References

Albrechtslund, A. (2008). Online Social Networking as Participatory Surveillance. First Monday, 13(3). Retrieved from http://firstmonday.org/htbin/cgiwrap/bin/ojs/index.php/fm/article/view/2142/1949

Fernback, J. (2013). Sousveillance: Communities of resistance to the surveillance environment. Telematics and Informatics, 30(1), 11–21. doi:10.1016/j.tele.2012.03.003

Lupton, D. (2013). The Social Worlds of the Unborn. Basingstoke: Palgrave MacMillan.

Mann, S., Nolan, J., & Wellman, B. (2002). Sousveillance: Inventing and Using Wearable Computing Devices for Data Collection in Surveillance Environments. Surveillance & Society, 1(3), 331–355.

Zoonen, L. van. (2013). From identity to identification: fixating the fragmented self. Media, Culture & Society, 35(1), 44–51. doi:10.1177/0163443712464557

For me the trip to Dunedin had the added bonus of spending some time visiting family and reacquainting myself after far too long away with the beautiful city I was born in.

Print Friendly

Last week, as the inaugural paper in CCAT’s new seminar series Adventures in Culture in Technology (ACAT), I presented a more in depth, although still in progress, talk based on a paper I’m finishing on Facebook and the questions of birth and death. Here’s the slides along with recorded audio if you’re interested:

The talk abstract: While social media services including the behemoth Facebook with over a billion users, promote and encourage the ongoing creation, maintenance and performance of an active online self, complete with agency, every act of communication is also recorded. Indeed, the recordings made by other people about ourselves can reveal more than we actively and consciously chose to reveal about ourselves. The way people influence the identity and legacy of others is particularly pronounced when we consider birth – how parents and others ‘create’ an individual online before that young person has any identity in their online identity construction – and at death, when a person ceases to have agency altogether and becomes exclusively a recorded and encoded data construct. This seminar explores the limits and implications for agency, identity and data personhood in the age of Facebook.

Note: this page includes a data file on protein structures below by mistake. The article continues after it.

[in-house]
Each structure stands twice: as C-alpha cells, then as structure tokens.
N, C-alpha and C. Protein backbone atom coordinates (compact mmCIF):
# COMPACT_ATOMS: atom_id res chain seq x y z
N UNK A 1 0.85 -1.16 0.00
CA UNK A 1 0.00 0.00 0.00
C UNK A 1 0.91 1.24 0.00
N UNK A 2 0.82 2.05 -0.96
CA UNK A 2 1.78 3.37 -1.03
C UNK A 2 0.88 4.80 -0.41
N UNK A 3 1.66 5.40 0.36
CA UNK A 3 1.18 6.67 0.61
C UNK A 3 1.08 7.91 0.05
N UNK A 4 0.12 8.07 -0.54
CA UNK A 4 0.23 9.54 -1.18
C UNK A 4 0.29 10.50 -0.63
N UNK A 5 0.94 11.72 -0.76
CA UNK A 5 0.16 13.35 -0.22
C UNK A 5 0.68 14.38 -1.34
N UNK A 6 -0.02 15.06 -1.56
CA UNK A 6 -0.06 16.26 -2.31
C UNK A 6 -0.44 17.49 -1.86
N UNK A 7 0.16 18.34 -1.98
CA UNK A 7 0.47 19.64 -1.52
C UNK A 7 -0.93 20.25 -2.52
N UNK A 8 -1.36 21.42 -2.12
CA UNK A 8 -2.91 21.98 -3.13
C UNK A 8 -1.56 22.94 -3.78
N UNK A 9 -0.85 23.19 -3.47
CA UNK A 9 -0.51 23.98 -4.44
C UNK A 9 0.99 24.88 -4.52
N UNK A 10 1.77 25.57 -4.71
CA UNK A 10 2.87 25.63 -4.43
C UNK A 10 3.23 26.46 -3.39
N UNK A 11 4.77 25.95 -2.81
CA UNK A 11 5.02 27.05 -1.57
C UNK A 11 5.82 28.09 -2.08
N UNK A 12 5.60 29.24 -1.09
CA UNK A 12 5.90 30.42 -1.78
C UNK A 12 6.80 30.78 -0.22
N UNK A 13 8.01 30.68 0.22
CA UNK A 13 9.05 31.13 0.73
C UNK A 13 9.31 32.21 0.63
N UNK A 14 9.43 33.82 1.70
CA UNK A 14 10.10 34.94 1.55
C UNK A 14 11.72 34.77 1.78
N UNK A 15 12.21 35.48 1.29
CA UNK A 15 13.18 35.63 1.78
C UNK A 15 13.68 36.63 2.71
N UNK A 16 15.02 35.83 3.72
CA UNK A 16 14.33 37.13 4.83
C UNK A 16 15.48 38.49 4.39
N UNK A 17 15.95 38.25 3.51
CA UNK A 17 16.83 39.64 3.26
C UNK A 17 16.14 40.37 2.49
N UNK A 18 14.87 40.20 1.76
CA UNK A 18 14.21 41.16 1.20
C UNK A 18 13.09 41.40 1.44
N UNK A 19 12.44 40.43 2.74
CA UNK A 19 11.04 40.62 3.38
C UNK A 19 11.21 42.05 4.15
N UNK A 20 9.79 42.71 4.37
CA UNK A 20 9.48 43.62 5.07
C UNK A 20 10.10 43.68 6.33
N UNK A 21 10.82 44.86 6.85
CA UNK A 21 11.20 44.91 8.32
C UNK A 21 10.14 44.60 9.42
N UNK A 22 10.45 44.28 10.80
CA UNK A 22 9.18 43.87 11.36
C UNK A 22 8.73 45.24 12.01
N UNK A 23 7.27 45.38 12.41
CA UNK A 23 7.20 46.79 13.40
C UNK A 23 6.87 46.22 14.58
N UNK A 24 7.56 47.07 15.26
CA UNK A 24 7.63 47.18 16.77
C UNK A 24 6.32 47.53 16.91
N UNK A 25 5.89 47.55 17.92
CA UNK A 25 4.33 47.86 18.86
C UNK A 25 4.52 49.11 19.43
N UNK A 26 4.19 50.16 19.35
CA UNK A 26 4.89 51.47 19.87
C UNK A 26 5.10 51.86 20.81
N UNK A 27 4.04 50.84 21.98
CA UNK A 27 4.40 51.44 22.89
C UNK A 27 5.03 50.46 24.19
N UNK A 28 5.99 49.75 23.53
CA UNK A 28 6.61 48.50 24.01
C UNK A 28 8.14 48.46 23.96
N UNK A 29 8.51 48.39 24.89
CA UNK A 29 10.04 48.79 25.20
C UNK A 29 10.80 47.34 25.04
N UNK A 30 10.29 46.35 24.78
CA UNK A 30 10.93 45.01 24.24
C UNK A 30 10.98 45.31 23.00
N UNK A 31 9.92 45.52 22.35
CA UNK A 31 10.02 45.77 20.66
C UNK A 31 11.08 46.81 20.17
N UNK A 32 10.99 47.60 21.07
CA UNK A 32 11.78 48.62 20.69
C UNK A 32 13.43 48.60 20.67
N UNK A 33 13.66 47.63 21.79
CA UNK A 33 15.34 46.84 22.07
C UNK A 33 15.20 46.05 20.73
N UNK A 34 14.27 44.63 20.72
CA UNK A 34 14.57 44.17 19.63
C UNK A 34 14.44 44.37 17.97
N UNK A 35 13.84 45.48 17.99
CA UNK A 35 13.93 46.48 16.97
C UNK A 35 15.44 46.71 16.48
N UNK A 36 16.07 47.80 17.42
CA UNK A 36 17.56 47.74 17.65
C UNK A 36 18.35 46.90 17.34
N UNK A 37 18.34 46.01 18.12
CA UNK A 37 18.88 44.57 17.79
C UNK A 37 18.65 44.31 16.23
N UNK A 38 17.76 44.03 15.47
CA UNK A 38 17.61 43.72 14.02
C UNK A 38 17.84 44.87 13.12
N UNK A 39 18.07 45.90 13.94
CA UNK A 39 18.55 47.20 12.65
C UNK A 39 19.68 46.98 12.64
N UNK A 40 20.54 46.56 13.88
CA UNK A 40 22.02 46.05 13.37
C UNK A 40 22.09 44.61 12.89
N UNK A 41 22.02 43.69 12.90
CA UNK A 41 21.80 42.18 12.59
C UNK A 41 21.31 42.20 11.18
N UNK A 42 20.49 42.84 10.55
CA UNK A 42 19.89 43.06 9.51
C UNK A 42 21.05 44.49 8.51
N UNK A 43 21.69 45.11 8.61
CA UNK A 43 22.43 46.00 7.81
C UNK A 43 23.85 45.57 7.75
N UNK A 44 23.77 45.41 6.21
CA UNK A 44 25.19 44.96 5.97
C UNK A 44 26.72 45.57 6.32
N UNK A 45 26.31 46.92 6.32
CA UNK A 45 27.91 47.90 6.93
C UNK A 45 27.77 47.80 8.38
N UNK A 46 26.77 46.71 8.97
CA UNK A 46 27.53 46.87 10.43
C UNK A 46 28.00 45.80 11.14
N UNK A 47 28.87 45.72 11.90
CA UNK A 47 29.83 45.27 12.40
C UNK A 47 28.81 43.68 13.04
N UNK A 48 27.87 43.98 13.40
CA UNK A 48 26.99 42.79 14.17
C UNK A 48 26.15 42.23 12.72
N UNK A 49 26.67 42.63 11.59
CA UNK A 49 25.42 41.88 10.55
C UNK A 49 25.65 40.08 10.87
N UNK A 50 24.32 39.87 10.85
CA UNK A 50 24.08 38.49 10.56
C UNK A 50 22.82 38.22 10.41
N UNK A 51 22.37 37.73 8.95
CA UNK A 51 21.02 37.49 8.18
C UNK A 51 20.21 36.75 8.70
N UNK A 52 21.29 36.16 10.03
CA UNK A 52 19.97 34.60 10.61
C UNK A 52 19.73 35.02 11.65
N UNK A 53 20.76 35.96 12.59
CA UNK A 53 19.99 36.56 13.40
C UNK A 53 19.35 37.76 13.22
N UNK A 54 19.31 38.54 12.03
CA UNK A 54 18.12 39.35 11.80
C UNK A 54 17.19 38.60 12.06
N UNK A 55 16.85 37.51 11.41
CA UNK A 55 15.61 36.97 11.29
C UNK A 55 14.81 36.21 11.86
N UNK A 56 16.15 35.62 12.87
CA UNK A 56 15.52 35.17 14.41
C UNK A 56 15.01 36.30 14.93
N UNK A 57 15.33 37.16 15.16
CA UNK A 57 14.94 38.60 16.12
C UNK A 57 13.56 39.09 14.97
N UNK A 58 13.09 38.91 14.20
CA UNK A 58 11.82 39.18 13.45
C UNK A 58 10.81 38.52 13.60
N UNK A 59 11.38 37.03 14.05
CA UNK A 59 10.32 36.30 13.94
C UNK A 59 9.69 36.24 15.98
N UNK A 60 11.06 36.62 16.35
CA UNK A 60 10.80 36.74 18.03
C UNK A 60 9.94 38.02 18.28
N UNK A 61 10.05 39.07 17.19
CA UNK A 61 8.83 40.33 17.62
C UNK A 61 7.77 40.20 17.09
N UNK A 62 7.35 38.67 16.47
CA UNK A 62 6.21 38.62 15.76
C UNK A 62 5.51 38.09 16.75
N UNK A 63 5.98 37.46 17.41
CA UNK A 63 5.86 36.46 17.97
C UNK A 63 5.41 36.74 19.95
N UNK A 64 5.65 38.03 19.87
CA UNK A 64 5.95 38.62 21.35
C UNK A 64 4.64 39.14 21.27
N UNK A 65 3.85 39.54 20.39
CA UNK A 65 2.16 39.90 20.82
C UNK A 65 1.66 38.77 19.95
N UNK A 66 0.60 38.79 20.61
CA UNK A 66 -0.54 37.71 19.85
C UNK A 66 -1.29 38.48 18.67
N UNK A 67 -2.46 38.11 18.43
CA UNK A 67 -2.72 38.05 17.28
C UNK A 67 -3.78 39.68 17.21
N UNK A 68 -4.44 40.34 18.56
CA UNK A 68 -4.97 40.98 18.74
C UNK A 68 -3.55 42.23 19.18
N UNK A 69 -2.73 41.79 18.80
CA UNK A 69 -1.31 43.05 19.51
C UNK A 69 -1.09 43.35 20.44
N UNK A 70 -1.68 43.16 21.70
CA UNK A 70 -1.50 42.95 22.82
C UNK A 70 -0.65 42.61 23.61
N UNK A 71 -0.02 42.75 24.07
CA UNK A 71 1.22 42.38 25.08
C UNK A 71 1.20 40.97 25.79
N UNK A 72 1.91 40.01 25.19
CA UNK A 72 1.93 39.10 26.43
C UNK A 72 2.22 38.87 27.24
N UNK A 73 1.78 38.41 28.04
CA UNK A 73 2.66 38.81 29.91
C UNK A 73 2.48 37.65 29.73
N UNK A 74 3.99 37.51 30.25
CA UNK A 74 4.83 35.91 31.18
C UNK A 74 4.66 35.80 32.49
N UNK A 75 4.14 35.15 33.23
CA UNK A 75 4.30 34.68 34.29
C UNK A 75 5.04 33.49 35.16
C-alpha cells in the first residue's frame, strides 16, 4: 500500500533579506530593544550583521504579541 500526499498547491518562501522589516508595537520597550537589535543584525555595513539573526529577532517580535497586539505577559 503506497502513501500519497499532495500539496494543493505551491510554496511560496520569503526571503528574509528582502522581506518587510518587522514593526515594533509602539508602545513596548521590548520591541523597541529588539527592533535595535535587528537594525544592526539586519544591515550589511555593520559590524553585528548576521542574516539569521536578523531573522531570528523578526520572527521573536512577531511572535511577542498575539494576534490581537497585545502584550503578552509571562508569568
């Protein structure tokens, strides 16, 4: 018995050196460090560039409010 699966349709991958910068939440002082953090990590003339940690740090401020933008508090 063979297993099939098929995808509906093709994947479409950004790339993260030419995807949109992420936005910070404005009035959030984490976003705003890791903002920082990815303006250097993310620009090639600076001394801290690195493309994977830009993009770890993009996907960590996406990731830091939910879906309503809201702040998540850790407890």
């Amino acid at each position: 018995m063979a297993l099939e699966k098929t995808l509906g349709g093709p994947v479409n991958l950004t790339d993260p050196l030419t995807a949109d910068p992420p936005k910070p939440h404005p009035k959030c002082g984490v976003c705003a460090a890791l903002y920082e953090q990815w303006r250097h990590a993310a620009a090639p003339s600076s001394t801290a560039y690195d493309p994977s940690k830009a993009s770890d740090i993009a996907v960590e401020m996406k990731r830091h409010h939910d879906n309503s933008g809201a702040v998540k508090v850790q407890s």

Print Friendly

I’ve got a new article in the most recent issue of the M/C Journal entitled ‘The Social Media Contradiction: Data Mining and Digital Death’. Here’s the abstract:

Many social media tools and services are free to use. This fact often leads users to the mistaken presumption that the associated data generated whilst utilising these tools and services is without value. Users often focus on the social and presumed ephemeral nature of communication – imagining something that happens but then has no further record or value, akin to a telephone call – while corporations behind these tools tend to focus on the media side, the lasting value of these traces which can be combined, mined and analysed for new insight and revenue generation. This paper seeks to explore this social media contradiction in two ways. Firstly, a cursory examination of Google and Facebook will demonstrate how data mining and analysis are core practices for these corporate giants, central to their functioning, development and expansion. Yet the public rhetoric of these companies is not about the exchange of personal information for services, but rather the more utopian notions of organising the world’s information, or bringing everyone together through sharing.

The second section of this paper examines some of the core ramifications of death in terms of social media, asking what happens when a user suddenly exists only as recorded media fragments, at least in digital terms. Death, at first glance, renders users (or post-users) without agency or, implicitly, value to companies which data-mine ongoing social practices. Yet the emergence of digital legacy management highlights the value of the data generated using social media, a value which persists even after death. The question of a digital estate thus illustrates the cumulative value of social media as media, even on an individual level. The ways Facebook and Google approach digital death are examined, demonstrating policies which enshrine the agency and rights of living users, but become far less coherent posthumously. Finally, along with digital legacy management, I will examine the potential for posthumous digital legacies which may, in some macabre ways, actually reanimate some aspects of a deceased user’s presence, such as the Lives On service which touts the slogan “when your heart stops beating, you’ll keep tweeting”. Cumulatively, mapping digital legacy management by large online corporations, and the affordances of more focussed services dealing with digital death, illustrates the value of data generated by social media users, and the continued importance of the data even beyond the grave.

Read the rest at the M/C Journal (open access).

Incidentally, yes, one of the points in this article is already out of date as last month Google quietly launched their Inactive Account Manager. While far from perfect, this Inactive Account manager gives Google users more control over what happens to their Google stored assets after they pass away (well, actually, after they don’t log in for a specified period of time). It is, however, far from perfect.

Print Friendly